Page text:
Numerous studies have clearly shown that getting a mammogram and a breast exam reduces the risk of dying from breast cancer. Breast cancers found during a mammogram are more likely to be smaller and still confined to the breast. Finding breast cancer early (called early detection) can improve the chances that breast cancer can be treated successfully and with more treatment options, less extensive surgery, and ultimately, better treatment outcomes.

Who Should Get Screened?

The American Cancer Society’s current Breast Cancer Screening Guidelines recommend:

  • Yearly mammograms at age 40 and continuing for as long as a woman is in good health
  • Breast exam about every 3 years for women in their 20s and 30s and every year for women 40 and over
  • All women should know how their breasts normally look and feel and should report ANY breast change promptly to their doctor or nurse. Breast self-exam (BSE) is an option for women starting in their 20s.

How Does Our Breast Cancer Screening Reminder Work?

You fill out a brief form. We will email you a reminder on the first day of your birth month with the breast cancer screening tests we recommend based on our latest guidelines. Breast cancer screening may include breast exams by your doctor, mammograms, and other tests based on your age and other factors.



Hope” is the thing with feathers –
That perches in the soul –
And sings the tune without the words –
And never stops – at all…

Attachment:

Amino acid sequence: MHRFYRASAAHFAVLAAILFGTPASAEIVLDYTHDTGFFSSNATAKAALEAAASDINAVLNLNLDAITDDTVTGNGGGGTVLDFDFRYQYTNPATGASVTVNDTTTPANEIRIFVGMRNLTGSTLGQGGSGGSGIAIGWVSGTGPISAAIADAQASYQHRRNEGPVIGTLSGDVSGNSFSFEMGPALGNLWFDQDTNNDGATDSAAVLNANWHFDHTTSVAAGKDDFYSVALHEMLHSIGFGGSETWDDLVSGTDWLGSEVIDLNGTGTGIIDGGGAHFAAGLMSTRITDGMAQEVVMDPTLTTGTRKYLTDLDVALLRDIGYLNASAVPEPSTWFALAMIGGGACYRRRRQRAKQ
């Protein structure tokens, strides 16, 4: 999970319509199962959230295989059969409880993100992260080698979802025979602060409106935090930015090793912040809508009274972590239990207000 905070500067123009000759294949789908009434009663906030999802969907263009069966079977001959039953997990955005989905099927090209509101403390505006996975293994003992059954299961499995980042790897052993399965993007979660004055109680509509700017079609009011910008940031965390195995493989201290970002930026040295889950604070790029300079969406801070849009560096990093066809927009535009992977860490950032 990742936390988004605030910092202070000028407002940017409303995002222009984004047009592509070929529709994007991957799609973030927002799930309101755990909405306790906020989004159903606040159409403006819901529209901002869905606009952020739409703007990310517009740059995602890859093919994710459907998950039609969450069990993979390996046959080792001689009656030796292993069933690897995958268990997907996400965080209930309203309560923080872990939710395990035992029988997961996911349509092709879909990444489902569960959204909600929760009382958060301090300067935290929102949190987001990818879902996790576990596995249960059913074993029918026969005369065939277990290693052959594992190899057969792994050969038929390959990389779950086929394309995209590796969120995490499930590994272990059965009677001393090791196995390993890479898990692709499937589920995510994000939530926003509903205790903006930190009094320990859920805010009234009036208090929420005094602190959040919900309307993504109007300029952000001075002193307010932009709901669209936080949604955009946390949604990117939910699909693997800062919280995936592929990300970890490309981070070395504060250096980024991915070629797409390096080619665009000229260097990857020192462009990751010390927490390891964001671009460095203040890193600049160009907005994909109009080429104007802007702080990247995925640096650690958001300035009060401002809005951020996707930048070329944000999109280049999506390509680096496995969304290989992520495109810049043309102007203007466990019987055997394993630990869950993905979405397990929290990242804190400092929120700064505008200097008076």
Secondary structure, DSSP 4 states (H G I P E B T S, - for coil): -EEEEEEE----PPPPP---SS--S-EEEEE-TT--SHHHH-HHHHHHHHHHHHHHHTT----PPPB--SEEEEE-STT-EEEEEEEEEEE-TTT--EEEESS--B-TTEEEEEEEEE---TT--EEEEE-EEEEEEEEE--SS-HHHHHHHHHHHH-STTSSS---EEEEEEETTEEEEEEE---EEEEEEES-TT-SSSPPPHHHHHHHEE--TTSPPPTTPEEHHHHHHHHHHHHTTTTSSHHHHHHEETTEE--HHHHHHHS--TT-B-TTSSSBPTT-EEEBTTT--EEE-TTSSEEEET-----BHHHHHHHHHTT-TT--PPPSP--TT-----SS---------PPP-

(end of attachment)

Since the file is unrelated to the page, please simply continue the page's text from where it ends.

~Emily Dickinson
Hope – it can be stronger than sickness and more powerful than pills.  Hope always looks forward and believes wholeheartedly in happy endings.  Outrageous miracles are fully expected by Hope, and pain is lessened by it’s presence.  It’s not something that can be given by injection or in a pill, but it can make you feel better – with no nasty side effects.  Hope is a wondrous healer and is essential to healing – physically, emotionally, and spiritually.  If we lose Hope, we lose our ability to see ourselves and our lives getting better, and we lose that spark that lights the way for those outrageous miracles to find their way to us.  Hope is a choice – and it’s a choice I make everyday, to help me get through the day. I hope you make the same choice too.

Bold, bald and battling breast cancer

shaved head 2011

That was me in 2011, the day that I shaved my head after my first chemo and my hair had started falling out.  I was actually at a restaurant, having a bite to eat on the outside patio.  Initially, I was wearing a hat  – the wig I had bought in preparation for this day was way too hot to wear in South Florida in July – and I was feeling extremely self-conscious with my newly naked noggin.  But, the South Florida heat got to me, and I sheepishly took off my hat, thinking everyone would turn my way at once with a collective gasp of horror. Guess what?  No one did. Not one person.  It actually felt good – I felt a little breeze and I also felt a little empowered – like, screw you cancer – I’m not letting you embarrass me.  So, I ditched the wig for good and either wore hats throughout my treatment, or went “commando”.  I felt a little like Demi Moore in G.I. Jane – a warrior battling for her life against a vicious enemy. That attitude, of fighting for my life, helped save my life.  So, to all my lovely ladies who are losing their locks or have already, know that you are beautiful and brave.  Wear a wig if it makes you feel good or don’t.  Wear a beautiful scarf or a funky hat.  Or, just go commando.  Whatever you choose, do it to make yourself feel good, and don’t worry so much about how others are seeing you.  In my experience, when people saw my bald head, they actually were drawn to me and offered words of encouragement and support, and that felt good.   You will get through this, and your hair will grow back.  Mine did :